- 1952-57:Bihar rated as the best administered among the states in the country.
- 1955 The Birla Institute of Technology(BIT) is established at Mesra, Ranchi.
- 1957-62:Second five-year plan period, Bihar government brought several heavy industries like Barauni Oil Refinery, HEC plant at Hatia, Bokaro Steel Plant, Barauni Fertiliser Plant, Barauni Thermal Power Station, Maithon Hydel Power Station, Sulphur mines at Amjhaur, Sindri Fertiliser Plant, Kargali Coal Washery, Barauni Dairy Project, etc. for the all round development of the state.
- 1963–1967: Sri Krishna Ballabh Sahay became Chief Minister of Bihar by defeating his contestant Mahesh Prasad Sinha with support of Satyendra Narain Sinha. In his term of government, the state underwent further massive industrialisation.
- 1973: Indian wealth creation begins to recover; surge in all India GDP starts again.
- 1975–1977: Suspension of the Republican Constitution. Bihar is the centre of resistance against the Emergency. Janata Party Came to power at Centre and in Bihar; Karpoori Thakur became CM after winning chief minister-ship battle from the then Janata Party President Satyendra Narayan Sinha.
- 1984: Indira Gandhi Assassination leads to deadly anti-Sikh Riots in northern India, including Bihar
- 1988-1990: Unceremonious removal of Bihar CM Bhagwat Jha Azad, Veteran Leader Satyendra Narayan Singh sworn in as Chief Minister of Bihar, Lalu Prasad Yadav became Leader Of Opposition.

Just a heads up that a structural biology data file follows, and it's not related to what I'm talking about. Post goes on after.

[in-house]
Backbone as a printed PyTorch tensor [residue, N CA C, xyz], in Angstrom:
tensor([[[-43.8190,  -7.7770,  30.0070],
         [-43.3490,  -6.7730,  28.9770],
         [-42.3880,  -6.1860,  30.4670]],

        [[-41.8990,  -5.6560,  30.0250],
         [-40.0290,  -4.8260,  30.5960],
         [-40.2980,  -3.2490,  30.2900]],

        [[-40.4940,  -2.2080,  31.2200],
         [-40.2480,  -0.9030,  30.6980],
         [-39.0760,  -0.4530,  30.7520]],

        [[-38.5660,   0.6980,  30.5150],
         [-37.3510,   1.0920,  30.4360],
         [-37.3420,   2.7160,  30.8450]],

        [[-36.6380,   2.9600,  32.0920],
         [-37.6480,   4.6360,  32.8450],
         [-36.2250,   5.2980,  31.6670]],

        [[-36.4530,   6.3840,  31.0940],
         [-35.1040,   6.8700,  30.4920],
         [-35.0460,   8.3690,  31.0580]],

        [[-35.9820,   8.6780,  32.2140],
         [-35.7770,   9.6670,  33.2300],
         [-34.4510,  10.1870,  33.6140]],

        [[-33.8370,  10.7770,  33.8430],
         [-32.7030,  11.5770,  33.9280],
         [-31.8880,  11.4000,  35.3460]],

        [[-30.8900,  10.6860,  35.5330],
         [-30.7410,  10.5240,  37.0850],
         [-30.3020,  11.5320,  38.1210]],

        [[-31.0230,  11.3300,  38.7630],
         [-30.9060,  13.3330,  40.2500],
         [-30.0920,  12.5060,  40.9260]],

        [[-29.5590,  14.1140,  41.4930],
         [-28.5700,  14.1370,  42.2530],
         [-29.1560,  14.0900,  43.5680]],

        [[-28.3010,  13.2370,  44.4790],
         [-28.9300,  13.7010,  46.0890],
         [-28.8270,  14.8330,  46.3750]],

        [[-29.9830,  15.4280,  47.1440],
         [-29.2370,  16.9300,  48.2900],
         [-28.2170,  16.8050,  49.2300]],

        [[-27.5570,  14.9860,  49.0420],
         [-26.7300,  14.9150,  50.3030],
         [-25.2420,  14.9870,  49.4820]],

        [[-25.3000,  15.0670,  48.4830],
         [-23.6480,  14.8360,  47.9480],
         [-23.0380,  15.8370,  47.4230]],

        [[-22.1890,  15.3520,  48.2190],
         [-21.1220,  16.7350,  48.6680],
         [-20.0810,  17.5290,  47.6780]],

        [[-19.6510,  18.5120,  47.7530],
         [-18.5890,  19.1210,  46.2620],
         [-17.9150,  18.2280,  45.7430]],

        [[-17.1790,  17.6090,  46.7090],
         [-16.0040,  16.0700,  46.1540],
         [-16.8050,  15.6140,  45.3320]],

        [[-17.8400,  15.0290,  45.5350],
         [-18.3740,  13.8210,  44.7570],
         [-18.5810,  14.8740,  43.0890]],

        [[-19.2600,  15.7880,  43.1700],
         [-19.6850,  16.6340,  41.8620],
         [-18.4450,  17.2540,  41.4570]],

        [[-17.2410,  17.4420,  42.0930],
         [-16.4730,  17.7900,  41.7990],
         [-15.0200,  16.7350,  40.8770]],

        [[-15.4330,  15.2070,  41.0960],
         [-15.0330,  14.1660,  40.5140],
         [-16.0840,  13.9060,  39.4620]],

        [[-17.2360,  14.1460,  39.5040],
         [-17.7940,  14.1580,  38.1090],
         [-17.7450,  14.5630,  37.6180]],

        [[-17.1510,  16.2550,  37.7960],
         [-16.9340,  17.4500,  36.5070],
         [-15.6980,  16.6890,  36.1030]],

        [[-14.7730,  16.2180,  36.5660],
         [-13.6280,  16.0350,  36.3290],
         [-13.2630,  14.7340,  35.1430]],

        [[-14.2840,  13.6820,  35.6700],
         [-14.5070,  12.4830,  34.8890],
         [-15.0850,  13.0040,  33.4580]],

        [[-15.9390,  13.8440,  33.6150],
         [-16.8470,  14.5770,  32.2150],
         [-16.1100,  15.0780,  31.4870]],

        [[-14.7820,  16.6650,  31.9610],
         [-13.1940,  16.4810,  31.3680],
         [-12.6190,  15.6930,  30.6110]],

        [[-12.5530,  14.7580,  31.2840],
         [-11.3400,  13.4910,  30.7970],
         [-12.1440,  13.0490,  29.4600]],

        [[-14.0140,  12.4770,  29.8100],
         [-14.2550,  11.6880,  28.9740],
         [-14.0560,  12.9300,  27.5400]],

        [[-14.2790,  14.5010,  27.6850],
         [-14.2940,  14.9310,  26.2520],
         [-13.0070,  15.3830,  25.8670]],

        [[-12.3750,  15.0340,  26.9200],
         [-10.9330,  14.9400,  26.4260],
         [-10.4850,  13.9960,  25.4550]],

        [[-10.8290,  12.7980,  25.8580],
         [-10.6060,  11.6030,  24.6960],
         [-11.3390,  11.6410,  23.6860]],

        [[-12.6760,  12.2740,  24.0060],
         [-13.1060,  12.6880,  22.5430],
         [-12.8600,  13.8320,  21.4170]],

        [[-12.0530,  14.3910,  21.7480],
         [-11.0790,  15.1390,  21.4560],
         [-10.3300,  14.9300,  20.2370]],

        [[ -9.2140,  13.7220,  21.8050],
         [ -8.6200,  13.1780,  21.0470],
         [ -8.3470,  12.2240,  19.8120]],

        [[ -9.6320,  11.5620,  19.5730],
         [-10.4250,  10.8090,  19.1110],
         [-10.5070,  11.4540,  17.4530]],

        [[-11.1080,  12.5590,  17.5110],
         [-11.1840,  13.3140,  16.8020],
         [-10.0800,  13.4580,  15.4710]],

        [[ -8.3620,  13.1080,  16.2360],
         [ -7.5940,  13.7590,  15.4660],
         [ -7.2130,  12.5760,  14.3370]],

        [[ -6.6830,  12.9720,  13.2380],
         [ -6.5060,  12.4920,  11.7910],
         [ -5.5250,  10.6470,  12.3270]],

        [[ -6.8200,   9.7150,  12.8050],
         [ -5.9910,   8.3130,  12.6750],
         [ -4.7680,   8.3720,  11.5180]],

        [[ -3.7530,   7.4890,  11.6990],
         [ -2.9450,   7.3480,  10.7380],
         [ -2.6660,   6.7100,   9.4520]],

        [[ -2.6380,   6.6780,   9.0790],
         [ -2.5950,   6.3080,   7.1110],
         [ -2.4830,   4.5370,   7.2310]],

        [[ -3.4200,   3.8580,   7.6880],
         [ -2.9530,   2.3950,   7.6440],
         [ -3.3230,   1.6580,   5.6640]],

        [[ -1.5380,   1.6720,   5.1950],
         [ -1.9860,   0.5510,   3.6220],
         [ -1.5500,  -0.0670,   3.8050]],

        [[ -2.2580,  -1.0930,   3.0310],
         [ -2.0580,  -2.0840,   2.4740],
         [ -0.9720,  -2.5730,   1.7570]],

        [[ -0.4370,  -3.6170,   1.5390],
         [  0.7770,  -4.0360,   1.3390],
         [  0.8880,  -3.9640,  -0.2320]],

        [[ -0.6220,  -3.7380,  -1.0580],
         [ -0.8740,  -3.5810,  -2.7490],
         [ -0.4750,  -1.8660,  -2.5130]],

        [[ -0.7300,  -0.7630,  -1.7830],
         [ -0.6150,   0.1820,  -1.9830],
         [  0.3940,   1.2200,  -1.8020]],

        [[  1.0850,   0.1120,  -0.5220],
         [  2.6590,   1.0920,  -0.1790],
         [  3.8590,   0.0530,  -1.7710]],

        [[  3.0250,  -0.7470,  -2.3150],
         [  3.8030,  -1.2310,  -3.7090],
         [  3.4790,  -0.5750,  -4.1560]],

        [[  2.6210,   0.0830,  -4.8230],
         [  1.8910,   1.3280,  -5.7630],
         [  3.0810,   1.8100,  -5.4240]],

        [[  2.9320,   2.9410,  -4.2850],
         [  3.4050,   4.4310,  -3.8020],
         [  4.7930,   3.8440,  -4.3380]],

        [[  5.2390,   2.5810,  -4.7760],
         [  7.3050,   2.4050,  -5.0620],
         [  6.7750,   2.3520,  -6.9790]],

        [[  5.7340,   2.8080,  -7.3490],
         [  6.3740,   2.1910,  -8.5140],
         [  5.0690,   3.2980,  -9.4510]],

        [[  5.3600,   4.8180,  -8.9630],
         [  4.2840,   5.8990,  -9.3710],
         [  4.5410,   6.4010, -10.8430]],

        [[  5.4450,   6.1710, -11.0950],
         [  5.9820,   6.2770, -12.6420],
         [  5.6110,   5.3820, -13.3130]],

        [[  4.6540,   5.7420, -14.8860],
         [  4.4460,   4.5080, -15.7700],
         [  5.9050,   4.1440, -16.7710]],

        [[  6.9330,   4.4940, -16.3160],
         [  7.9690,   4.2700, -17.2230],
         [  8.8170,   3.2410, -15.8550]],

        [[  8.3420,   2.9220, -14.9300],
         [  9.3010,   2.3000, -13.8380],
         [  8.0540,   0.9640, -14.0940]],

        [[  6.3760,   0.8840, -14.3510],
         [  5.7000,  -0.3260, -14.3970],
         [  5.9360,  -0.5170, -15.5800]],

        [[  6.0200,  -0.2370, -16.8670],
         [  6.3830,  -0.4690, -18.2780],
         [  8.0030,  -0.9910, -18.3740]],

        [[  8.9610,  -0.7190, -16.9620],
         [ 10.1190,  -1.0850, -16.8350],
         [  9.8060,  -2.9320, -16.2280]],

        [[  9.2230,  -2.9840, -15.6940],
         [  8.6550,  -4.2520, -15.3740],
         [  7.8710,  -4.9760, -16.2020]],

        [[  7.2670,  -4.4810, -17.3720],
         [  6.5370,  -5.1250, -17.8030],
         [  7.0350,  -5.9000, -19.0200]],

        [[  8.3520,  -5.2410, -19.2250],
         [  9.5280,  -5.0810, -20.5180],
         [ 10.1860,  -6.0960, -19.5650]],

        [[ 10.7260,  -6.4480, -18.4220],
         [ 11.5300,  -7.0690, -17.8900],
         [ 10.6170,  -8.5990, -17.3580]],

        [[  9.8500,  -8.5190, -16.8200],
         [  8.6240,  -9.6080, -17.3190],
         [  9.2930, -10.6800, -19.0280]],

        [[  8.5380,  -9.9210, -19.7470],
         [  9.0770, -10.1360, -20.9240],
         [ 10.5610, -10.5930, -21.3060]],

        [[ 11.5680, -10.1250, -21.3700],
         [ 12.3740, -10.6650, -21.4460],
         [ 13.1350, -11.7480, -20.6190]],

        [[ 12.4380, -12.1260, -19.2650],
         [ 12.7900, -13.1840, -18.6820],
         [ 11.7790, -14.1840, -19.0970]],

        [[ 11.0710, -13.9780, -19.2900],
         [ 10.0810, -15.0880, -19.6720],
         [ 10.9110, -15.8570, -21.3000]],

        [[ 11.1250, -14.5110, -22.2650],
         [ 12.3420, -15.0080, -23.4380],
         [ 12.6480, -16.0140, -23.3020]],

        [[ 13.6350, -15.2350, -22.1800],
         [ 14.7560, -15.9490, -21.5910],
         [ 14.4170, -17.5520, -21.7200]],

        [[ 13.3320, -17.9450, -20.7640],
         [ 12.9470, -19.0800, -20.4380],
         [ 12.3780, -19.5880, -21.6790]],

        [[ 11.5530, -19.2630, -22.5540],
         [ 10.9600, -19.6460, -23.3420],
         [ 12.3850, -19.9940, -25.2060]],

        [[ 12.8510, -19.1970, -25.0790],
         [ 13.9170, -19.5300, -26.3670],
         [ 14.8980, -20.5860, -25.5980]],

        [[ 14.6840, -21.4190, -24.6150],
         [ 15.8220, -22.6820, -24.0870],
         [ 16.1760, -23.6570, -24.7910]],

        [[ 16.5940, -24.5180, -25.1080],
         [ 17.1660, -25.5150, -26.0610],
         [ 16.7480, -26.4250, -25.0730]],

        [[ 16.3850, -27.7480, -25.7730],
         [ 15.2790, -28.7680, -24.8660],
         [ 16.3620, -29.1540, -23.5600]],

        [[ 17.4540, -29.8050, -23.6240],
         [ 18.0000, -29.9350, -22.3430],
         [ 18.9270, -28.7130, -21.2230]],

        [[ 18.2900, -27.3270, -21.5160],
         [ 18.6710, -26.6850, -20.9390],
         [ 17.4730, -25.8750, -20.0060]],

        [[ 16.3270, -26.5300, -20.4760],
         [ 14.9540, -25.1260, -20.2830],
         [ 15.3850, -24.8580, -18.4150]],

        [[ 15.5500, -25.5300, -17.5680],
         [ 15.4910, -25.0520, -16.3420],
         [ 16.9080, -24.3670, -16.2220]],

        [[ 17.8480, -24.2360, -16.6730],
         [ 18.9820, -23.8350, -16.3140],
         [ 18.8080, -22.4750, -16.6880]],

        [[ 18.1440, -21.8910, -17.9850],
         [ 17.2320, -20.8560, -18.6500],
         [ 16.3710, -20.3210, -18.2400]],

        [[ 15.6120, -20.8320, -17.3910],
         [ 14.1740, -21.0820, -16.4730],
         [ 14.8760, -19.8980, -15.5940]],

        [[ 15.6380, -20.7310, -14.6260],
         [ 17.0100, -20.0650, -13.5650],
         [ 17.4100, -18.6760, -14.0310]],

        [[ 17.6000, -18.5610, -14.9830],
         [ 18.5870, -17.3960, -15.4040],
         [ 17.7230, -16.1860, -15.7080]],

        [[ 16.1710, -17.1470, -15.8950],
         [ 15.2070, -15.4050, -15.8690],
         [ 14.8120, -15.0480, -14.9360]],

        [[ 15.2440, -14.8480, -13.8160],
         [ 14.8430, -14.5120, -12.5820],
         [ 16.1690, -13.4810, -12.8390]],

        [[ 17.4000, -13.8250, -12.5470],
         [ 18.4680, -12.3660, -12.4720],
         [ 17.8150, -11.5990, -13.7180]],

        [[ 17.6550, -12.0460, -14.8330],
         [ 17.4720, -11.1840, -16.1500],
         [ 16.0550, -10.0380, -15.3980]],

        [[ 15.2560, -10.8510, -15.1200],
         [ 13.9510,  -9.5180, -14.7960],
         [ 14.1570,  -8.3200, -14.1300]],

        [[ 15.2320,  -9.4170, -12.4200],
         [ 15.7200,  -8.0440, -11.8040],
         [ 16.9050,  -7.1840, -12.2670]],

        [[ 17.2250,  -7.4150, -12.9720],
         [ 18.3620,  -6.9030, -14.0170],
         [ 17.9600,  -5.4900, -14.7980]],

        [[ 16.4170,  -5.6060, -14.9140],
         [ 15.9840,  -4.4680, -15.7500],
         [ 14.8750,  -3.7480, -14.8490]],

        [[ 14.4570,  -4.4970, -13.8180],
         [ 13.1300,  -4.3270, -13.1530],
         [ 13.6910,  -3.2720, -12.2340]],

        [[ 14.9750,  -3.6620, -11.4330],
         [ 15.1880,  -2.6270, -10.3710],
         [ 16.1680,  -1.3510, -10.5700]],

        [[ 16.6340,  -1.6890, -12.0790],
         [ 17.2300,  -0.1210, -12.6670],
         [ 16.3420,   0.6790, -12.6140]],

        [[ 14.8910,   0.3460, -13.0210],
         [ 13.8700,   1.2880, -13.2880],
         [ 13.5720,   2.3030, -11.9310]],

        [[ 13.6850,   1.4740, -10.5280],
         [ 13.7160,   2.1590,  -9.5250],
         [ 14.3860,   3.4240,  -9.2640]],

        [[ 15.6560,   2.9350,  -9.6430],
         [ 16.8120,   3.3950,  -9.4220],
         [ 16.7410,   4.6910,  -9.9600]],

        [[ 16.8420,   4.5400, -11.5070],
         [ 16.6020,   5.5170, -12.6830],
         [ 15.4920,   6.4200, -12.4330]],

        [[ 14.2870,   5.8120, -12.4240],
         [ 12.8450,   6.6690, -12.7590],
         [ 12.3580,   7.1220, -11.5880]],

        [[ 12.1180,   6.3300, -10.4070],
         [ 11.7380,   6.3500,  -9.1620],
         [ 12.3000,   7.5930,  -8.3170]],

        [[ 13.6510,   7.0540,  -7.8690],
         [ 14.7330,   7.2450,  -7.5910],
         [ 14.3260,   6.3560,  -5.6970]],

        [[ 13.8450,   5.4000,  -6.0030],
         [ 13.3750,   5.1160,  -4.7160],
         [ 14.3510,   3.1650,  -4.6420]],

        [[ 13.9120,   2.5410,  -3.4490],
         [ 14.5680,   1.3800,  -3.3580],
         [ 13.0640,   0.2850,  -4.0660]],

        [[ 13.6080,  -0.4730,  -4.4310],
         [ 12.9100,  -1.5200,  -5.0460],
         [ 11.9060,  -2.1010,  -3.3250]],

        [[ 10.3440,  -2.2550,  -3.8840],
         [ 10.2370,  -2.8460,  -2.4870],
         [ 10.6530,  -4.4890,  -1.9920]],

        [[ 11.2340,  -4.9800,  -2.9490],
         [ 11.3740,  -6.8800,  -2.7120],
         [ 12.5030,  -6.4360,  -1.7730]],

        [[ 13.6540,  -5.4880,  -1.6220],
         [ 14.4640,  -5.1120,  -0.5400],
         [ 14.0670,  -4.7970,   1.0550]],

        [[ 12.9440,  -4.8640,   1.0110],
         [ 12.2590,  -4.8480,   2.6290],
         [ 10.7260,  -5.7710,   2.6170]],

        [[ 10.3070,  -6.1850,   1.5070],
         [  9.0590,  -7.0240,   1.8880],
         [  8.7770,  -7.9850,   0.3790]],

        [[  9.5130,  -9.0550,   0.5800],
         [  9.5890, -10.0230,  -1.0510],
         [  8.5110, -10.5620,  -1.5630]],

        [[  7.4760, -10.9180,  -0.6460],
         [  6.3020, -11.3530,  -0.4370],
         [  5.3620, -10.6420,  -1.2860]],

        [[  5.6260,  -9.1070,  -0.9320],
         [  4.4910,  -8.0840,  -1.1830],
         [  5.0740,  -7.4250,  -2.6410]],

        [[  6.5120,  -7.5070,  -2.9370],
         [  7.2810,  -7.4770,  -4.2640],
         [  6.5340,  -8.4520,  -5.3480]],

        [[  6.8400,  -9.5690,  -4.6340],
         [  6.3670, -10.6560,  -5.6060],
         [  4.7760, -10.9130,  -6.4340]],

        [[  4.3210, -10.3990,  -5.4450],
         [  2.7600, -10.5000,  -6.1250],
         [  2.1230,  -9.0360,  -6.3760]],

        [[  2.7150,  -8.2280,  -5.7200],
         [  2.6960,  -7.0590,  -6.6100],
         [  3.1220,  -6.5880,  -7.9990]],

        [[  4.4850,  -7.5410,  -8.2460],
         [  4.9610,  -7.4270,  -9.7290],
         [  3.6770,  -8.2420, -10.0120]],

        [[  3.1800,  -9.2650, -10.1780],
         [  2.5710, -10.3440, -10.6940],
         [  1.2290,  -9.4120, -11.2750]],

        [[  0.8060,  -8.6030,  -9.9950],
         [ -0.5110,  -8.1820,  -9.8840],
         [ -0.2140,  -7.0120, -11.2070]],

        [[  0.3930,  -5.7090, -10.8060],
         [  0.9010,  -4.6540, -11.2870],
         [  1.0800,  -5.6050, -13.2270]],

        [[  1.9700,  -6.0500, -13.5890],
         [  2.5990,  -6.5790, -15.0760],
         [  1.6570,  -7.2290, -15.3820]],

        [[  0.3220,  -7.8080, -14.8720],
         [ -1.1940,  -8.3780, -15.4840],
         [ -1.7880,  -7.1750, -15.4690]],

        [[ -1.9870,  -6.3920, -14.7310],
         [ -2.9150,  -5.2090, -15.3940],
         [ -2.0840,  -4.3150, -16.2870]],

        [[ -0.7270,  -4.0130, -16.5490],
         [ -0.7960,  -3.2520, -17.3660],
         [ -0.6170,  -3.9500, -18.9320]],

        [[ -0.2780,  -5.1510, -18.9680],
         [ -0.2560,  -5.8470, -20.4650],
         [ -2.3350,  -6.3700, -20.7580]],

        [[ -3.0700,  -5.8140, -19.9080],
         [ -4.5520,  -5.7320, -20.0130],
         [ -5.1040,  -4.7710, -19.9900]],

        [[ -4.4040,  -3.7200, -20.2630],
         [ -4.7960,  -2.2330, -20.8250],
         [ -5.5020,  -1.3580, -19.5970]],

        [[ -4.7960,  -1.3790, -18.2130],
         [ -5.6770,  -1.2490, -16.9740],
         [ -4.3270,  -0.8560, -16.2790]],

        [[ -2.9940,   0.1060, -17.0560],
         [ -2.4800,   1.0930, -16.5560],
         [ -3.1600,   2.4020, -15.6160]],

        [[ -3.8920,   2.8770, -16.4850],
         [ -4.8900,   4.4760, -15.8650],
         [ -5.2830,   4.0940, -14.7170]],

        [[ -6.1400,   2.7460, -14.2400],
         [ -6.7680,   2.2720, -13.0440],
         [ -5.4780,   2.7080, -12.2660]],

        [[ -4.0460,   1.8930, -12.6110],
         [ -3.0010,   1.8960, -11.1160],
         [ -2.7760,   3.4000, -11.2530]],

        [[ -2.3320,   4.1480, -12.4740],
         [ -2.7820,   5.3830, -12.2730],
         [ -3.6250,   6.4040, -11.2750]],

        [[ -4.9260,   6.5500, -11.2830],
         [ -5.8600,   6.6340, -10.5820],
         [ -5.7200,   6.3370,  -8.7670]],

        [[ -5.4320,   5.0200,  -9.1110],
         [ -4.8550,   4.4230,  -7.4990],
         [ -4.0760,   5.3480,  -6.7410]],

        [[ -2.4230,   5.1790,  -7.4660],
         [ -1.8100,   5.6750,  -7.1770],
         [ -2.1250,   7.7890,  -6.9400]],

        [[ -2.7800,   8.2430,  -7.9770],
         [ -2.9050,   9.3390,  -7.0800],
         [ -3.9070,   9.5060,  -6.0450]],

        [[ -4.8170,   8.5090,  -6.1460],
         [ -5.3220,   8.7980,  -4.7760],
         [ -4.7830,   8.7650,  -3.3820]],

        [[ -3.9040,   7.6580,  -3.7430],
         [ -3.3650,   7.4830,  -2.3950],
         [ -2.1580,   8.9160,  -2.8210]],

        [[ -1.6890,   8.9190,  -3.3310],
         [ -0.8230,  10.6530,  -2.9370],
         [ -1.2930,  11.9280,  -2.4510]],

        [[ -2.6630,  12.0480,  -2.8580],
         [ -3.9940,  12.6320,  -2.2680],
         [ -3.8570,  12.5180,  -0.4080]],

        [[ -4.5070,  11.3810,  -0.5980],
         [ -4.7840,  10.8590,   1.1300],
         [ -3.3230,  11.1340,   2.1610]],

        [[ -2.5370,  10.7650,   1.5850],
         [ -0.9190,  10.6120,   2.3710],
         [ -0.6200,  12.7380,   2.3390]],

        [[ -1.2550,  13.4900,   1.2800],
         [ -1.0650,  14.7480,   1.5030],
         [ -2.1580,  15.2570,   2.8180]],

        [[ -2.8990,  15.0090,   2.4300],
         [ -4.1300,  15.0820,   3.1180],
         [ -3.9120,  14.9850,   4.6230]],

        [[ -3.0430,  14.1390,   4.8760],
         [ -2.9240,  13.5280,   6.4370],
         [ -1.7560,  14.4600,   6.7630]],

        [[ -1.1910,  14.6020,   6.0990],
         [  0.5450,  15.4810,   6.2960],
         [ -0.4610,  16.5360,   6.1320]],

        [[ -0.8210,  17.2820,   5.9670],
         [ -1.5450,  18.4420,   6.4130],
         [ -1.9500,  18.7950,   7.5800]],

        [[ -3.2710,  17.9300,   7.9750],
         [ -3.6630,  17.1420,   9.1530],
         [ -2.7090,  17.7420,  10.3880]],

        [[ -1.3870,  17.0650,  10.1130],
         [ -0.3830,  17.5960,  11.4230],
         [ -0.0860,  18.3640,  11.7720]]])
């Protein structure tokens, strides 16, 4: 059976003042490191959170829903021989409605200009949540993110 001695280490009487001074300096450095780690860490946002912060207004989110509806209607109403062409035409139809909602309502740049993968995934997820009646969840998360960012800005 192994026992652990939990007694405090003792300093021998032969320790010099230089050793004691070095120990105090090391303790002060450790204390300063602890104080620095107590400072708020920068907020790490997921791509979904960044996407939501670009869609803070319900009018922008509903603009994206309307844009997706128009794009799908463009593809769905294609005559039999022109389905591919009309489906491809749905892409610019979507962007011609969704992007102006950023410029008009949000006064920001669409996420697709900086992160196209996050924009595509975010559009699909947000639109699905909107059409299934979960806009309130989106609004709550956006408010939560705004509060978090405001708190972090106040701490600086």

- 1990–2005: Lalu Prasad/ Rabri Devi term of Government (RJD Party). Period marks the complete collapse of the Bihar economy, massive rise in crime, and the development of mass migration to other states in Indian Union of all classes/ castes and religions.
- 1992: Bihar escapes severe rioting after the destruction of Babri Masjid.
- 2000: Bihar divided into two states by NDA central government - The northern part retains the name "Bihar", whilst southern (and more industralised region) becomes the State of Jharkhand.
- 2002–2004: Deadly crime wave grips Patna and Bihar
- 2003: First Bihari-Bhojpuri Immigrant Worker Crisis; Bihari migrants attacked in Mumbai, and hundreds killed and tens of thousands flee Assam
- 2005: In Feb, Lalu Prasad/ Rabri Devi lose power after 15 years, Presidents rule declared after no party wins overall majority in lower house
- 2005: In November, Janta Dal (United) with the BJP wins the state election with a working majority. Nitish Kumar becomes the first NDA Chief Minister of Bihar.
- 2005–2007: Nitish Kumar is declared the best Chief Minister in India by the India Today magazine
- 2007: First Global Meet for a "Resurgent Bihar" was organised in Patna.President APJ Abdul Kalam inaugurated the meet.Bhojpuri cinema hall complex bombed in Punjab. 6 UP and Bihari migrant workers killed.
- 2008: Second Bihari-Bhojpuri Immigrant Worker Crisis: Migrants killed in racially motivated hate attacks in Maharashtra, Assam, Manipur, and Nagaland. Hundreads of thousands flee back to Bihar and UP's Purvanchal territory. Bihar economy makes remarkable recovery in Q1 2008, resulting in labour shortages in Punjab, Maharashtra.
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- Bihar chief ministership battle 1977. Website. 1 June 2003. ISBN 978-81-7017-061-7. Retrieved 2007-06-04.